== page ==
Considering all of the stuff I used to do as a kid, it's probably a miracle that I didn't sustain at least one broken bone. I'd climb trees, jump off of large rocks, dive, play contact sports, took horseback riding lessons... and the worst injury I sustained was a sprained wrist when I slipped on the ice while skating. I split my head and other appendages open on rocks, sustained multiple wasp and hornet stings, and probably spent the first several years of life with perpetual scabbed knees -- with nary a trip to the emergency room.
Maybe that makes it even sillier to admit that I broke my right pinky finger just falling off the street a couple of days ago. Yes, that's right -- I fell off the street. I wasn't even drinking at the time! The town has been repaving some of the crummiest sections of plowed-up pavement around town, a fact I was well aware of when I decided to take The Lovely One for a little walk down the street to the river. The newly-paved road rises quite a ways above the shoulder in some places now, as much as 6-9 inches.
I wasn't watching where I was going, quite frankly. Like Wile E. Coyote going off a cliff, I stepped off the pavement into thin air, realized my mistake a half-second too late, and then succumbed to the pull of gravity. Unlike Wile E., however, I plopped face-first into a stretch of newly-laid pavement -- rummy, rummy. The leash flew out of my hands, and Dinah skittered down a nearby driveway. Thank heavens there were no cars and no witnesses. The judges would have given me a 9.5 for the dive.
When I picked myself up, Dinah was my first concern. She came right back after I called her, and I caught her leash. In spite of being covered neck-to-knees with fresh tar, I briefly considered continuing the walk -- but my hands and knees were scraped, one hand was bruised and hurt like hell, and my dignity was wounded beyond repair. We turned around and headed for home.
I changed my tarry clothes and scrubbed the tar off those parts of me that didn't hurt too much to scrub. My right pinkie was purple, but I chalked that up to a bad sprain. Greg and I dropped over to visit Dale and Val for burgers, veggies, and beer, and to smooch on their puppies for a while. My finger hurt badly and looked worse, but I was fine as long as I didn 't bump it on anything (dog heads, corn on the cob, beer bottles...).
The next morning, it was no better. I decided to spend the morning at the local urgent care center instead of at rally-roo -- for which I owe Seamus yet another apology. The nice nurses and techs took me in, looked me over, took some X-rays, and introduced me to the doctor. He showed me the break in my pinky on the films and splinted the thing for me. Armed with instructions on how to take care of my finger and whom to call once the country opens up for business again on Tuesday, I climbed into the car and faced my first challenge: How to get my car keys into the ignition while encased in a splint that extended beyond the length of my fingers. (Stick them in left-handed and try awkwardly to start the car with your left hand while leaning over. Fun, fun, fun -- and so graceful-looking, too.)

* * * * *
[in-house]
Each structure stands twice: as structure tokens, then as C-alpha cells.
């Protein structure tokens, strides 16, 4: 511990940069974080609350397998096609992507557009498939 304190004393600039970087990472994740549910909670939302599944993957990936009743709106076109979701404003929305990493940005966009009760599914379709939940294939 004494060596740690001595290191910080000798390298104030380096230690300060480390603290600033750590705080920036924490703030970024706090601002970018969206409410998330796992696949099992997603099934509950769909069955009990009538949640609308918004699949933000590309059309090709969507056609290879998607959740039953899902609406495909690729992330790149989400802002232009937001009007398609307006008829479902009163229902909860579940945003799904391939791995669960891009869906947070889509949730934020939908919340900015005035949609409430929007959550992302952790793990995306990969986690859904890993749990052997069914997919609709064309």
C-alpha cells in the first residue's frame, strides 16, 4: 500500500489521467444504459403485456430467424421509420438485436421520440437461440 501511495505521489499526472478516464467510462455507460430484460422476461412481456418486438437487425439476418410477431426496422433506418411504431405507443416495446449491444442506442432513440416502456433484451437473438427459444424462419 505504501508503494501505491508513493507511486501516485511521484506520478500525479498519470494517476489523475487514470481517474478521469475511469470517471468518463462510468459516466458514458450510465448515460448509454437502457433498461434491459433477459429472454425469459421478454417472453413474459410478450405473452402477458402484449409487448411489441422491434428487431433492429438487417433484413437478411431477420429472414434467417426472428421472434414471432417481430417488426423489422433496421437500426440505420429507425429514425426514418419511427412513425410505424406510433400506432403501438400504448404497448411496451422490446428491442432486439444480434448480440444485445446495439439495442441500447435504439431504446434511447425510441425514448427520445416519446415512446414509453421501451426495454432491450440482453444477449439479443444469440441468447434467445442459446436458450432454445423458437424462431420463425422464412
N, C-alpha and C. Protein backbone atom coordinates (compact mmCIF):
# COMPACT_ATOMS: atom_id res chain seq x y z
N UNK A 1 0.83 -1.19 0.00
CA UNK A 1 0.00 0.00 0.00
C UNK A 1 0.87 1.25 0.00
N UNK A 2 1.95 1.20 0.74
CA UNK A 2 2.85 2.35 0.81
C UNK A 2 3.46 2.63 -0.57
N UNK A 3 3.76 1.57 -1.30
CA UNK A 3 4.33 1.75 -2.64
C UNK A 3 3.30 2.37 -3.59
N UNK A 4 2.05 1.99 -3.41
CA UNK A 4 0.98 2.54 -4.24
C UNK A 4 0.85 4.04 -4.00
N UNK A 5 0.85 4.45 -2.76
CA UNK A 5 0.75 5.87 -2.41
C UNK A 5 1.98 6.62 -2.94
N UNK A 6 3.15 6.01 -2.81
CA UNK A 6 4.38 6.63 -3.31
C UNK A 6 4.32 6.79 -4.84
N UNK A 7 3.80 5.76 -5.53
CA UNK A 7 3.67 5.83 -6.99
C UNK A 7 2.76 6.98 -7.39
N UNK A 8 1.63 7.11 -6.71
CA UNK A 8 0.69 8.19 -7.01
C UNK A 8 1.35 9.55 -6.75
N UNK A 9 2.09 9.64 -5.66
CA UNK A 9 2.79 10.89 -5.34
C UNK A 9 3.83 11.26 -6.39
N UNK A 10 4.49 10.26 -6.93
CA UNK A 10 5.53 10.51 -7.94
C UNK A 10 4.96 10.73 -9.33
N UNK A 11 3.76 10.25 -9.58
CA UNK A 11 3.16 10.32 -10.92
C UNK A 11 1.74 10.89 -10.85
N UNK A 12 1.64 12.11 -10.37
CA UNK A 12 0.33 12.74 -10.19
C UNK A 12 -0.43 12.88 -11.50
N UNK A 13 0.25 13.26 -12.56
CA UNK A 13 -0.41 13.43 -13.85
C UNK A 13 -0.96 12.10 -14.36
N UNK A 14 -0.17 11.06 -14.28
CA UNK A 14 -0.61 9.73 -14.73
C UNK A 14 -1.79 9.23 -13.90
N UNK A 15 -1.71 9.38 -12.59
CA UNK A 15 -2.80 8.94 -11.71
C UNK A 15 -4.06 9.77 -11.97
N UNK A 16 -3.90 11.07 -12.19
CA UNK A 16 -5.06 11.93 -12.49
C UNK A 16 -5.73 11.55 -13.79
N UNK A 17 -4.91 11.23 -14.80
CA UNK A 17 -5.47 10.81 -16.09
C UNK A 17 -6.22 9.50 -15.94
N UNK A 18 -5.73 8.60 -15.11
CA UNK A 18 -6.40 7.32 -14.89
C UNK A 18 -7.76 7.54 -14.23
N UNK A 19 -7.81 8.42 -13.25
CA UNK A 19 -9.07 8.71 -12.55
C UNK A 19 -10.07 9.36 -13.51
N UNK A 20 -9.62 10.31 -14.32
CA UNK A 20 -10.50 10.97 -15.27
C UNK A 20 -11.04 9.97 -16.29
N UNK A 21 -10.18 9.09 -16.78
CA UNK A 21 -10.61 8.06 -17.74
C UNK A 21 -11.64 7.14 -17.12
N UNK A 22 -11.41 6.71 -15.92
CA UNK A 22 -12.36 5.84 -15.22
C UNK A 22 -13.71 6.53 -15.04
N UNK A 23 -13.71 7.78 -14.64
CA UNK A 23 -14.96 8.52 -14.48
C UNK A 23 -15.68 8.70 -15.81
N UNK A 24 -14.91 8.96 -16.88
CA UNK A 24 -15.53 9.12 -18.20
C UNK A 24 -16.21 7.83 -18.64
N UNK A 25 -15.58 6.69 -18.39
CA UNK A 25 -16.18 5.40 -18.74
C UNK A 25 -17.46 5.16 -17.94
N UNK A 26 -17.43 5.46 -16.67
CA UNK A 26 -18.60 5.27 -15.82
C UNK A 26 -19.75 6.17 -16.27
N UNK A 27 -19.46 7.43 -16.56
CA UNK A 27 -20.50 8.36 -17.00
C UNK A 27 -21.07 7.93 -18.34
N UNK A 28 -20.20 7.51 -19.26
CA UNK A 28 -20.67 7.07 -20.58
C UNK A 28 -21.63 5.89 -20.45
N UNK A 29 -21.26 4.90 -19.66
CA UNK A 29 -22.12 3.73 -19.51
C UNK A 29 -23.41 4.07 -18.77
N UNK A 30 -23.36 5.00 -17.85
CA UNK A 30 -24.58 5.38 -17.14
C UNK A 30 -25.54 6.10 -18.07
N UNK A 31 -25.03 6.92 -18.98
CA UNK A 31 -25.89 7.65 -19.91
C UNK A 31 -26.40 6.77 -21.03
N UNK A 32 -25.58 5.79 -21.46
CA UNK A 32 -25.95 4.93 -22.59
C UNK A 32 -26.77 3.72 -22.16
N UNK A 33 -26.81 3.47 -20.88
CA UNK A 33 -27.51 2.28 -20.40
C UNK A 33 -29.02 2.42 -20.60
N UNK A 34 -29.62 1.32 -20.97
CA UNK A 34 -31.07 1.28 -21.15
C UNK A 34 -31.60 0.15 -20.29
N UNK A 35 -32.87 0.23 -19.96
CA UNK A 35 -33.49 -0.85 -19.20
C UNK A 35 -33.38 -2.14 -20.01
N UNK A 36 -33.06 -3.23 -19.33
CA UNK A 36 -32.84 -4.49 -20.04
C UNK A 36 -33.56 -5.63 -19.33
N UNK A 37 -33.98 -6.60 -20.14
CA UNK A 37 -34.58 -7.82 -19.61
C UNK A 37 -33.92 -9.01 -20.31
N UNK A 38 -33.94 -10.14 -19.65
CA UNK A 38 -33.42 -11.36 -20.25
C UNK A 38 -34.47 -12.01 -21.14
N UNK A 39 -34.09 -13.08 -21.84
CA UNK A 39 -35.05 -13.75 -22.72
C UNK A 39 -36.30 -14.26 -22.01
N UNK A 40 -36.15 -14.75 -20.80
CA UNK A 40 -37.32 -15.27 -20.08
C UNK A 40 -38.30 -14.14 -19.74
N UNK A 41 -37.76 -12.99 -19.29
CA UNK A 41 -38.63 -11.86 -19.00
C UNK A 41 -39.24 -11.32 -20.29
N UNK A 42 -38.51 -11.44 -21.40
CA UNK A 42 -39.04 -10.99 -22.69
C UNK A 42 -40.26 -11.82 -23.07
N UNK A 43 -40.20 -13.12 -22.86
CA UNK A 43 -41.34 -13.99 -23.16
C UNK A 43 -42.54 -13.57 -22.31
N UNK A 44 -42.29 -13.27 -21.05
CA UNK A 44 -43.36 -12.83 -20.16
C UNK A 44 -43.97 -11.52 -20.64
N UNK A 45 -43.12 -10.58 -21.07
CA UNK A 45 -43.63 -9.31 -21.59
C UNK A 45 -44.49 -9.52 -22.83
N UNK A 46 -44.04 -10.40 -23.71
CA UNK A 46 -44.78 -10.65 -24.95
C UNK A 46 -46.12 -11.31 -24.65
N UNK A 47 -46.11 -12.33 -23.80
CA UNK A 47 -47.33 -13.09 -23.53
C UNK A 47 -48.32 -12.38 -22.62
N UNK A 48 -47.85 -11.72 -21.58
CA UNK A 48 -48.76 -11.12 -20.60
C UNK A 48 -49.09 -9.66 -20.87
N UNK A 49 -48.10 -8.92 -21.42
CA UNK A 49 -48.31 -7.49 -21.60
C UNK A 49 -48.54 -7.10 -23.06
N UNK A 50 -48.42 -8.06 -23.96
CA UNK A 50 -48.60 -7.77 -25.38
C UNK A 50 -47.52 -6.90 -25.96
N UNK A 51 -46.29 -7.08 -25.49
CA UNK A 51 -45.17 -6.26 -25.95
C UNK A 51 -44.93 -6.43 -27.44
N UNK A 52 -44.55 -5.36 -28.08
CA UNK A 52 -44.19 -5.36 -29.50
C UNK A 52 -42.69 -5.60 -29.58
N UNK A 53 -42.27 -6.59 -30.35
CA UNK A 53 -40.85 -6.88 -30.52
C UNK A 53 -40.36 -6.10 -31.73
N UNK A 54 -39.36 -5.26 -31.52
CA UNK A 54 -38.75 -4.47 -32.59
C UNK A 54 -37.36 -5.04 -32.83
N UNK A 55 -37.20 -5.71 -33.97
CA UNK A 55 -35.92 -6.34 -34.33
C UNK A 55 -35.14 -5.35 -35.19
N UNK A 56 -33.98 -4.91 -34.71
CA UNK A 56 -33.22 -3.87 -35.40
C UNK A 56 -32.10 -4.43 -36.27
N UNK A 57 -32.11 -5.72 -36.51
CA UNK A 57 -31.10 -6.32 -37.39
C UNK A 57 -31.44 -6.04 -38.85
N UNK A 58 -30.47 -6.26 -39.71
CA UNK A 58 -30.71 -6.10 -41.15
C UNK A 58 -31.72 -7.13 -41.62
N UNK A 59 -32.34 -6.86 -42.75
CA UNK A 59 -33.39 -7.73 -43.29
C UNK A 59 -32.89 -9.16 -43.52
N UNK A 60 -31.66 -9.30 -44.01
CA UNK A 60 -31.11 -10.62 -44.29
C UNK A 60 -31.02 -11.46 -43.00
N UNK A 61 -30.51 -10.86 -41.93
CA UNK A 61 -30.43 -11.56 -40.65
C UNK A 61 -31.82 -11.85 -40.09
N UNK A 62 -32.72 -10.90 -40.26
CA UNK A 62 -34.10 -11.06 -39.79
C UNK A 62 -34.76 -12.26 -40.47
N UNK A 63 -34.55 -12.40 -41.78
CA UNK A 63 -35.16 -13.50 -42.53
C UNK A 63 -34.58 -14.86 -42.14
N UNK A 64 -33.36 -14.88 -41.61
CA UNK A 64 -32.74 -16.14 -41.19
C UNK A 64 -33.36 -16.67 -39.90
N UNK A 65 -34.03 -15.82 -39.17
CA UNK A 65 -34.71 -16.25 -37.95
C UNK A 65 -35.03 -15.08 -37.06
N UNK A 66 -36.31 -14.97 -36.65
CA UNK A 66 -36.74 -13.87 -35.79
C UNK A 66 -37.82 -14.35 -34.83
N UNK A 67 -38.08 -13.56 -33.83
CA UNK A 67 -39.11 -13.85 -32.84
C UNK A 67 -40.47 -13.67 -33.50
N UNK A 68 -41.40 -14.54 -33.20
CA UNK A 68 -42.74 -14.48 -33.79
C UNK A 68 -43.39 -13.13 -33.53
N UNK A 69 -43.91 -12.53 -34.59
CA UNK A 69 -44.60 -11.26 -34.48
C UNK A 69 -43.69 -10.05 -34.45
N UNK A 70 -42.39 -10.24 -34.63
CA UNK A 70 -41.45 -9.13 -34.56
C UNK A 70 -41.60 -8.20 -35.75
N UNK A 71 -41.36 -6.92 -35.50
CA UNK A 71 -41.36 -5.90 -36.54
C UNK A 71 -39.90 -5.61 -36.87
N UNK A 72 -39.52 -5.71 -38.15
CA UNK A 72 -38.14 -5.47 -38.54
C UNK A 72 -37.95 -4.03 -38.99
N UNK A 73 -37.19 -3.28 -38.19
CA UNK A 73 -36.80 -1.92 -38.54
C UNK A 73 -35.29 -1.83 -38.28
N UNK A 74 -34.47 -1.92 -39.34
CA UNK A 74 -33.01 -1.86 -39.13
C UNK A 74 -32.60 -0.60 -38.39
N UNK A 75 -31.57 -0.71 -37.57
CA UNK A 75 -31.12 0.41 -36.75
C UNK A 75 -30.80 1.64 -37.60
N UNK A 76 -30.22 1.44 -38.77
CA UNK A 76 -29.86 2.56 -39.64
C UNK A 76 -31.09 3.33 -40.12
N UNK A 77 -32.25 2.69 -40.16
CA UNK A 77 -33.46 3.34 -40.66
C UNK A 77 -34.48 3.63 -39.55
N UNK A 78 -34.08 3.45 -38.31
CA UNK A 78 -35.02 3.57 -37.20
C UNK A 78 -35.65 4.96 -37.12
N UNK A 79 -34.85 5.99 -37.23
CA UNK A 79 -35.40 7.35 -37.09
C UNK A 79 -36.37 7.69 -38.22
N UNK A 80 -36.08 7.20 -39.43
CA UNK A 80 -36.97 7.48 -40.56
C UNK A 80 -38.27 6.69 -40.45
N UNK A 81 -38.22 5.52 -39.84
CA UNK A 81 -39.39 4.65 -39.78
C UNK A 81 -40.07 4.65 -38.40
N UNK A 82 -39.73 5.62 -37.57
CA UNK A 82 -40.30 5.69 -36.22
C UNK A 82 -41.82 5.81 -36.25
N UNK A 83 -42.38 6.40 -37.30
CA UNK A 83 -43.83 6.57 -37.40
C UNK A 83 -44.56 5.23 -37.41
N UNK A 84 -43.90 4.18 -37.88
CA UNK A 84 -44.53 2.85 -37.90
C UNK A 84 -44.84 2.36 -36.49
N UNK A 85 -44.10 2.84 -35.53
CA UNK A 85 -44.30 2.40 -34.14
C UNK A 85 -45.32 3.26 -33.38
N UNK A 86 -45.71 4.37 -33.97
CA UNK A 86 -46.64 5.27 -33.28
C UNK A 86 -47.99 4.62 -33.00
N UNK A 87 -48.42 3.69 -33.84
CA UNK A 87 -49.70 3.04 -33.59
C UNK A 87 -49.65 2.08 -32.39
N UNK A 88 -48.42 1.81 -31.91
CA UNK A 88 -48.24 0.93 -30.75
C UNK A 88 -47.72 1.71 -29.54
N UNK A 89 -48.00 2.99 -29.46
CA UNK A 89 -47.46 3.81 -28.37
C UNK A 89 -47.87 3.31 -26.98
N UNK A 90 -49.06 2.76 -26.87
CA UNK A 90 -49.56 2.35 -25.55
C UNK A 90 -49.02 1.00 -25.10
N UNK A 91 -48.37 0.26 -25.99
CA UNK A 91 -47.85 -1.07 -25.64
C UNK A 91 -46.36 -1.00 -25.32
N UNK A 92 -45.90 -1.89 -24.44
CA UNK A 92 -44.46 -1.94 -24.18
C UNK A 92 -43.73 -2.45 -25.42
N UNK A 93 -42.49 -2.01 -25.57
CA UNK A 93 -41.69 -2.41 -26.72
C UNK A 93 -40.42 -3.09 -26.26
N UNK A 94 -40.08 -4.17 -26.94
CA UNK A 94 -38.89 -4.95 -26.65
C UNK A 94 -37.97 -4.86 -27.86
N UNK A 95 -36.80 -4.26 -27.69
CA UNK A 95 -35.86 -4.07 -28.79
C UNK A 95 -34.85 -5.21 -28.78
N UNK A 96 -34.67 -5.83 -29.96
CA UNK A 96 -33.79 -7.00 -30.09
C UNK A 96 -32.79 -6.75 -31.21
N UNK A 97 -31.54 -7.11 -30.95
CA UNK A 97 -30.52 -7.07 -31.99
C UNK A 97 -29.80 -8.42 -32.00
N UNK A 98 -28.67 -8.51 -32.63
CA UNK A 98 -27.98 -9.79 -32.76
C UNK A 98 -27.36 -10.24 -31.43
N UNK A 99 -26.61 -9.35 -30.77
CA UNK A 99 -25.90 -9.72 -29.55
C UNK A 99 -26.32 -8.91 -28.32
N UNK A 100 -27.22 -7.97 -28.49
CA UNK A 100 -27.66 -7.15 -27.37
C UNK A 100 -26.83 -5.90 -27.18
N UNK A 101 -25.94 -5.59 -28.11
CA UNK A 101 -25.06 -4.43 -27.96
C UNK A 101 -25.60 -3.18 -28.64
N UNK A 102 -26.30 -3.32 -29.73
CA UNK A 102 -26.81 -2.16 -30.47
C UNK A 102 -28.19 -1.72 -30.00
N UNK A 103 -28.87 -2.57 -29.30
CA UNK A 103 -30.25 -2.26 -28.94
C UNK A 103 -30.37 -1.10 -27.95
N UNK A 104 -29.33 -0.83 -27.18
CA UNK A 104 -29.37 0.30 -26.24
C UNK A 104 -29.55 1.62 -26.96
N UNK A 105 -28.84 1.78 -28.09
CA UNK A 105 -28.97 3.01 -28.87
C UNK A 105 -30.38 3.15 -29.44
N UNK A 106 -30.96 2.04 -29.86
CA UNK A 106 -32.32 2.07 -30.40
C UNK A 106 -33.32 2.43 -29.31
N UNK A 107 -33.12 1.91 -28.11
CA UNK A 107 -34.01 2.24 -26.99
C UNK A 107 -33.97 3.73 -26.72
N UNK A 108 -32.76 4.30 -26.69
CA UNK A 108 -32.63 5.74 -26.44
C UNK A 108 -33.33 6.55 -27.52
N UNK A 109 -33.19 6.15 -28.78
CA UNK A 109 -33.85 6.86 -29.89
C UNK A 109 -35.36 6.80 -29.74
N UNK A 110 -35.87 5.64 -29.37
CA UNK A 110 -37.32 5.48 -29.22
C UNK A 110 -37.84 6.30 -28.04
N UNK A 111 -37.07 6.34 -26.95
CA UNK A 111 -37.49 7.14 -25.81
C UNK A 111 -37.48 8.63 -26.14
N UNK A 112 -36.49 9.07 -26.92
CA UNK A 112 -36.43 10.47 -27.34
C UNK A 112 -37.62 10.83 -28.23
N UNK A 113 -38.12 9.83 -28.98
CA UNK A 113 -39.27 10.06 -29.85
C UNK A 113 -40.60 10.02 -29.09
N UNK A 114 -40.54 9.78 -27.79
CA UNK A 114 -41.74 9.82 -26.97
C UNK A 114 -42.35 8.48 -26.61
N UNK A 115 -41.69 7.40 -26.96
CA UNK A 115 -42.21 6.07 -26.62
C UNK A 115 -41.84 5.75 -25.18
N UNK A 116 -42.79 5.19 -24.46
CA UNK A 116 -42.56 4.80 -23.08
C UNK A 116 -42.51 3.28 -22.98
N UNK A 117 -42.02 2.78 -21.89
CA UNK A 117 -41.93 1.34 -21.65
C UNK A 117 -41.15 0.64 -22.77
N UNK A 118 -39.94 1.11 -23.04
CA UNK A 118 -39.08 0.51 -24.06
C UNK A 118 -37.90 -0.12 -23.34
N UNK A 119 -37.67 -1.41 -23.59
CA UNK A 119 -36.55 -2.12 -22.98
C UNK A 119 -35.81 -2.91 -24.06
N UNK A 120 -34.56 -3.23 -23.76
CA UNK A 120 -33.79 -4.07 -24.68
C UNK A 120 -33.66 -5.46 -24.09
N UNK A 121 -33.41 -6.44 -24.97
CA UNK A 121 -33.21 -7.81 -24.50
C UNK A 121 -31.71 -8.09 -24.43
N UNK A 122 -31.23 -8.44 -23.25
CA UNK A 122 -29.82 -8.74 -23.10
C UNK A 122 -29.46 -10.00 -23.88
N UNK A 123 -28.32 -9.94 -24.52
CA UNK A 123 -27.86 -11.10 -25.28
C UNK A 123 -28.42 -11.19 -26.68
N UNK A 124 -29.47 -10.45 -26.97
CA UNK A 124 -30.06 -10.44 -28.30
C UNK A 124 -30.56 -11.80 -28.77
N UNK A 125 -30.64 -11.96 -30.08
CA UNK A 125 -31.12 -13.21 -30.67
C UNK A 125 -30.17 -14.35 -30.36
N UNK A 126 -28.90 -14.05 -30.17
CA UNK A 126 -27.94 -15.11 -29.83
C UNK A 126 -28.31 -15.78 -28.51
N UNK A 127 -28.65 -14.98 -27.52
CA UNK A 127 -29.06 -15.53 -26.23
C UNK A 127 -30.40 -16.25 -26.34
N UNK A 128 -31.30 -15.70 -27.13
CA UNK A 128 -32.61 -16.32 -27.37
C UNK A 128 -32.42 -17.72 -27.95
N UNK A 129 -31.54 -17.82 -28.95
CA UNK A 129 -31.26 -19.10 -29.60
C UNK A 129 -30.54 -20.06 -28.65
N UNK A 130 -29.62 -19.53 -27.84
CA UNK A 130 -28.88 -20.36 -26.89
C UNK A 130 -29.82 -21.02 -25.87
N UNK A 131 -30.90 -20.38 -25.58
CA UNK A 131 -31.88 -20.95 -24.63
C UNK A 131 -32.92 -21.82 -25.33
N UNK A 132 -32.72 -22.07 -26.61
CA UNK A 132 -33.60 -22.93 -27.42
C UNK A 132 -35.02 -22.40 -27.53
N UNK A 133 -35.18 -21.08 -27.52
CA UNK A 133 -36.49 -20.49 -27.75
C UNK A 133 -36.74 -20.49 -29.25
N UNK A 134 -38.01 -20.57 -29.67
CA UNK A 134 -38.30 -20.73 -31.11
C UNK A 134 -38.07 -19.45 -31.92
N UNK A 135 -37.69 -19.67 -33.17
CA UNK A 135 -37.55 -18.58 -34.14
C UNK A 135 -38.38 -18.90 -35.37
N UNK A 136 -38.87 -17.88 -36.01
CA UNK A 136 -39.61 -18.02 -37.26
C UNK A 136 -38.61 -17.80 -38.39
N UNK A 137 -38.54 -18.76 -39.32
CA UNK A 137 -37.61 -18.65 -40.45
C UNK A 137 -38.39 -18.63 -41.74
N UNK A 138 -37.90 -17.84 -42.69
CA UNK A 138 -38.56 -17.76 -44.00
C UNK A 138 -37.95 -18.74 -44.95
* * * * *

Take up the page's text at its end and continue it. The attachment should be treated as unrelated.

Greg called as I was attempting to start the car, which made stopping to answer the phone an adventure in itself. When I explained where I was and why, he mentioned that two of his favorite church choir members had invited us to their place on Moody Beach for lunch. Since I was just around the corner from the church, I agreed to meet him -- but only if he'd drive us to the beach. He agreed.
We had a delightful time visiting on the beach -- took a walk, enjoyed a nice grilled lunch, smooched on their little Yorkie, and stayed around just chatting and laughing for much of a perfect sunny afternoon. They've sold their house on the beach and will be moving to a newer house in town in November, so this is one of the few remaining summer days they have left before they go. They say that after 15 years in the old house, they won't miss the view -- but I know I would.
Anyway, I get to visit the orthopedist tomorrow and come home wearing something -- whether it's a splint, a cast, or "buddy tape" -- but all I hope for is that whatever contraption I get to wear will allow me to take showers, start my car, and fasten my bra (which I had to ask Greg to do for me). Being able to hold a fork or a pen would be a nice bonus.